Do you have any other examples where "to" comes after prohibit/prohibited/prohibiting similar to how it does above? The Kuwait example has the word "prior" splitting it
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Re: In an attempt to guarantee the security of its innovative water purifi [#permalink]
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DonnieDrastic wrote:
I get that but where I'm lost is "disclosure of its water purification methods to any company"

Do you have any other examples where "to" comes after prohibit/prohibited/prohibiting similar to how it does above? The Kuwait example has the word "prior" splitting it


Note that "to any company" - is a prepositional phrase. (to + Noun)
whereas an infinitive takes the form "to + Verb".

"prohibit" is not used with infinitives.
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Re: In an attempt to guarantee the security of its innovative water purifi [#permalink]
AjiteshArun , KarishmaB , hazelnut

I am still not clear from the above explainations what is wrong with D and E. Can anybody please explain?
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Prateek176 wrote:
AjiteshArun , KarishmaB , hazelnut

I am still not clear from the above explainations what is wrong with D and E. Can anybody please explain?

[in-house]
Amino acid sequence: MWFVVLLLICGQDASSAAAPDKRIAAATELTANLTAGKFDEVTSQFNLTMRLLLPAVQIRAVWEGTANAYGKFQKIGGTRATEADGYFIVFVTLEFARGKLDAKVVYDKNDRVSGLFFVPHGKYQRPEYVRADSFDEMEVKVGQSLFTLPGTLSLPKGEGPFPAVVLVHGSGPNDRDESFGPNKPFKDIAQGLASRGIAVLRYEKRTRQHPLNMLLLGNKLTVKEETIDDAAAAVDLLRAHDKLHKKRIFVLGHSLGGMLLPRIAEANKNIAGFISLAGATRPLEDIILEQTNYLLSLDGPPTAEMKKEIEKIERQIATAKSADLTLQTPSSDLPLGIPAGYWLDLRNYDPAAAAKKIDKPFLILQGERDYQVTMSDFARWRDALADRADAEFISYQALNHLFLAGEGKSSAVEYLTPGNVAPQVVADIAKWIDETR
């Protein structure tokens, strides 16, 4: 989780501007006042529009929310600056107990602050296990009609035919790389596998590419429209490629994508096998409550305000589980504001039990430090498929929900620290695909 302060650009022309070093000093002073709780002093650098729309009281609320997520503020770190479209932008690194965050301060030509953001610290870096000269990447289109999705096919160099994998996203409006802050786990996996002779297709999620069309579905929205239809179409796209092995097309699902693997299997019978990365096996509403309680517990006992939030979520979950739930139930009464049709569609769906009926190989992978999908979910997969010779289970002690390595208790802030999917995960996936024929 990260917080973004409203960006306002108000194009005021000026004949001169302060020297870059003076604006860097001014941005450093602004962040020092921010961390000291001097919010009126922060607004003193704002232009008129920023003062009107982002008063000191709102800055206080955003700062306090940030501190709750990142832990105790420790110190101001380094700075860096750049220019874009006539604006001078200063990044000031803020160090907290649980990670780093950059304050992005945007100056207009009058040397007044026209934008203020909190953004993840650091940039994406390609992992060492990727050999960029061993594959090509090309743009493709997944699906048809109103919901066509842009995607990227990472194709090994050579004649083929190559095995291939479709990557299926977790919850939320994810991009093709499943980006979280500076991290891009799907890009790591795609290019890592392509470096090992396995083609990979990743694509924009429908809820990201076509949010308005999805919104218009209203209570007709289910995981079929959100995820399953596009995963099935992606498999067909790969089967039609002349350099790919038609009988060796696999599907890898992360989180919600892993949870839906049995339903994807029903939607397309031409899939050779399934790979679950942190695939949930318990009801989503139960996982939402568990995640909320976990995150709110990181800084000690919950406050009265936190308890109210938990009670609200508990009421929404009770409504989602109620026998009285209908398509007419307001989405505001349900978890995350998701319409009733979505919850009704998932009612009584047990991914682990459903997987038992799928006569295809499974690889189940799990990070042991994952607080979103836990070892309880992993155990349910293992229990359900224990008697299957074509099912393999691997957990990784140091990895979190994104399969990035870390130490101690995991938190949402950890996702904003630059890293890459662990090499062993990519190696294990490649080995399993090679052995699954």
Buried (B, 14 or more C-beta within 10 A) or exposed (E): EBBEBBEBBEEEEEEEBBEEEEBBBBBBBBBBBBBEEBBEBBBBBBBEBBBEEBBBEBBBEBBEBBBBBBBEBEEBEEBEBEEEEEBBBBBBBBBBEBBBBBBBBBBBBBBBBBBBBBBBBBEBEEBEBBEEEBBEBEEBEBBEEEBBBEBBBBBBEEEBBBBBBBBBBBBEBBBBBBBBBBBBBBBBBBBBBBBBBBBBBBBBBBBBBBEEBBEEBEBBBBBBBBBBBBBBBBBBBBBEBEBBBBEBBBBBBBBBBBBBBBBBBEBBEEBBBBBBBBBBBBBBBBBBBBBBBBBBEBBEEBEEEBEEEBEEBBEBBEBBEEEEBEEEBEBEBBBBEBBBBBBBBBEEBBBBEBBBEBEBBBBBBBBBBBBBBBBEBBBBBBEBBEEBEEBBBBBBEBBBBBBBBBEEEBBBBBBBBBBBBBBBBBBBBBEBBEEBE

There are multiple ways to use prohibit:

(a) Prohibit can be followed directly by the thing you want to stop, in either noun or ing form. The noun/ing choice depends on the word you are looking to use. For example:
This agreement prohibits the disclosure of the company's methods.
This agreement prohibits disclosing the company's methods.

(b) Prohibit can be followed by (the person or thing that you want to stop from doing something) and from + the thing that you want stopped (in ing form). For example:
This agreement prohibits employees from disclosing the company's methods.

We cannot, however, complete prohibit with a to infinitive.
This agreement prohibits employees to disclose the company's methods.

That's why D and E are out. D uses prohibit from followed by a noun not in the ing form (disclosure instead of disclosing after from), and E uses prohibit to.
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Re: In an attempt to guarantee the security of its innovative water purifi [#permalink]
daagh Is the usage of any company is right?

isn't it should be any other company.
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Re: In an attempt to guarantee the security of its innovative water purifi [#permalink]
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Hi PrafulKashyap,

Good question, but no, I don't think that we can go for any other company.

Any company using an analogous purification process must be read as one unit. That is, using an analogous process already specifies the type of (other) company the sentence is referring to.

If we go with any other company using an analogous purification process, we'll end up saying that this company is one of the companies that use an analogous purification process. That is not the intended meaning, as analogous already means ~similar. The original company is not itself using a similar process. Let's say that it uses process X. Other companies may be using processes similar to X, but the original company is not using a process similar to X. It is using X.